The Cardiac Toxicity of Anabolic Steroids / Mack Lee Sullivan, Charles M. Martinez, Paul Gennis, E. John Gallagher. - (Progress in Cardiovascular Diseases 41 (1998) 1 (July/August); p. 1-15)
- PMID: 9717856
- DOI: 10.1016/s0033-0620(98)80019-4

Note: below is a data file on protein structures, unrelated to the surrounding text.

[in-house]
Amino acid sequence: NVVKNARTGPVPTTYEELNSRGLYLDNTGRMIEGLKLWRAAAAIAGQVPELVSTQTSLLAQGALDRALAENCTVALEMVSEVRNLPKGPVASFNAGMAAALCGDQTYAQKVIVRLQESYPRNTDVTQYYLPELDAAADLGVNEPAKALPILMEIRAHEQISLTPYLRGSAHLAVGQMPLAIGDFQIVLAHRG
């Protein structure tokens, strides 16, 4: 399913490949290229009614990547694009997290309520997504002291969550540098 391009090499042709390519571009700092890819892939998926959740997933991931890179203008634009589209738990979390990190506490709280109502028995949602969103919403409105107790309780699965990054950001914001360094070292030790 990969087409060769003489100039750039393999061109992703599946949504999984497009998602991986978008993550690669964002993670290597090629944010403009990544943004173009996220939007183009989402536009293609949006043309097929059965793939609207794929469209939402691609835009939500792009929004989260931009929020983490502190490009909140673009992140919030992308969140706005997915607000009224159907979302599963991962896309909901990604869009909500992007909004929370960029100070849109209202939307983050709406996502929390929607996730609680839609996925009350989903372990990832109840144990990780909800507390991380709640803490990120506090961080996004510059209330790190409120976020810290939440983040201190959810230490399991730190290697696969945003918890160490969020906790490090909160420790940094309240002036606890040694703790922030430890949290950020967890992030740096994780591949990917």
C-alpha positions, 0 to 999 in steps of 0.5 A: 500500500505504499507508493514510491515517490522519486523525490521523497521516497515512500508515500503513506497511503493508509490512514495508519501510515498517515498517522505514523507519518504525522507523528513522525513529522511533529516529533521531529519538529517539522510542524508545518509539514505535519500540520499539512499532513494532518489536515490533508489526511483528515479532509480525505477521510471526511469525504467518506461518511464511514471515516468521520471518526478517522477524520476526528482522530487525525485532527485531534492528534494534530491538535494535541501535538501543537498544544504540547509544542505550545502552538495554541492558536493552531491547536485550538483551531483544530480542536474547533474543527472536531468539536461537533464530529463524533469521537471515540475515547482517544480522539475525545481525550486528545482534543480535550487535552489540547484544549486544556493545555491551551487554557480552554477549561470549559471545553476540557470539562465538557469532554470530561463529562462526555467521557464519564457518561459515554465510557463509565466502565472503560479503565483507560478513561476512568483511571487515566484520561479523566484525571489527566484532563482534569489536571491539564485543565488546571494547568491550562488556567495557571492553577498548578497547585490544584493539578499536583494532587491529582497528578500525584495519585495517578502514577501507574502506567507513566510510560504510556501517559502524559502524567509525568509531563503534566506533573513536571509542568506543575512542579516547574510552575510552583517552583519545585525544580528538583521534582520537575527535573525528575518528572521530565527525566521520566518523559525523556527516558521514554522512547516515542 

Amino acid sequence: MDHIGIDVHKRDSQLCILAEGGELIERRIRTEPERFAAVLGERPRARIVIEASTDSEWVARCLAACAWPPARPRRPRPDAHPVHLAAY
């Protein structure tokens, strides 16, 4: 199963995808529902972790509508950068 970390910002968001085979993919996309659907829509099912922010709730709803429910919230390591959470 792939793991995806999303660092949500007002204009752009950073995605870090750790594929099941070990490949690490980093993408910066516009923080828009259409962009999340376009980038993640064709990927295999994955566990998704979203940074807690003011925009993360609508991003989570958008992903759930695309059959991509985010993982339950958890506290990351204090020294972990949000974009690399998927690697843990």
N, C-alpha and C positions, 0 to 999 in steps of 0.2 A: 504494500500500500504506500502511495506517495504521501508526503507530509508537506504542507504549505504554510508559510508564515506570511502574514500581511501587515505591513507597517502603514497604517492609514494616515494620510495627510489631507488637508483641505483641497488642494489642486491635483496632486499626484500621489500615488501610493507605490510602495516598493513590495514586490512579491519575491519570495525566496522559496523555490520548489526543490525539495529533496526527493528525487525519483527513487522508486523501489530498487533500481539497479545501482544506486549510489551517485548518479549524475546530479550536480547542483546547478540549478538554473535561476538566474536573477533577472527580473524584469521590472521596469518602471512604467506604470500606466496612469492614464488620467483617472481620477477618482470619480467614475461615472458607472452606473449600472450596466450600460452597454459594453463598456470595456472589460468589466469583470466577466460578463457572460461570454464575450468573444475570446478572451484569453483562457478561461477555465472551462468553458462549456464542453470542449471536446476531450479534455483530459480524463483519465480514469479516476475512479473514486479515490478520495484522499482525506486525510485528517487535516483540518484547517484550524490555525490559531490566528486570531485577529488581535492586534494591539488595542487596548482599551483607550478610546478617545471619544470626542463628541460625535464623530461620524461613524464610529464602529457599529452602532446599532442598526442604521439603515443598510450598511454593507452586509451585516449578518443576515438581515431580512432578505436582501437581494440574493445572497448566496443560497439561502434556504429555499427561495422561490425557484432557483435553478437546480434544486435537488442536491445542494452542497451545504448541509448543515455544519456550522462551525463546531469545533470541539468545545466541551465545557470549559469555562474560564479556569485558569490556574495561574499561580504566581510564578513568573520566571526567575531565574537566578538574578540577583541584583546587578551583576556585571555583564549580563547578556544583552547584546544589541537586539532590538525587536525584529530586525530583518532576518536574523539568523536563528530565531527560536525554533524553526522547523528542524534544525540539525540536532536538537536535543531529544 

Anabolic steroids are synthetic derivatives of testosterone that were developed as adjunct therapy for a variety of medical conditions. Today they are most commonly used to enhance athletic performance and muscular development. Both illicit and medically indicated anabolic steroid use have been temporally associated with many subsequent defects within each of the body systems. Testosterone is the preferred ligand of the human androgen receptor in the myocardium and directly modulates transcription, translation, and enzyme function. Consequent alterations of cellular pathology and organ physiology are similar to those seen with heart failure and cardiomyopathy. Hypertension, ventricular remodeling, myocardial ischemia, and sudden cardiac death have each been temporally and causally associated with anabolic steroid use in humans. These effects persist long after use has been discontinued and have significant impact on subsequent morbidity and mortality. The mechanisms of cardiac disease as a result of anabolic steroid use are discussed in this review.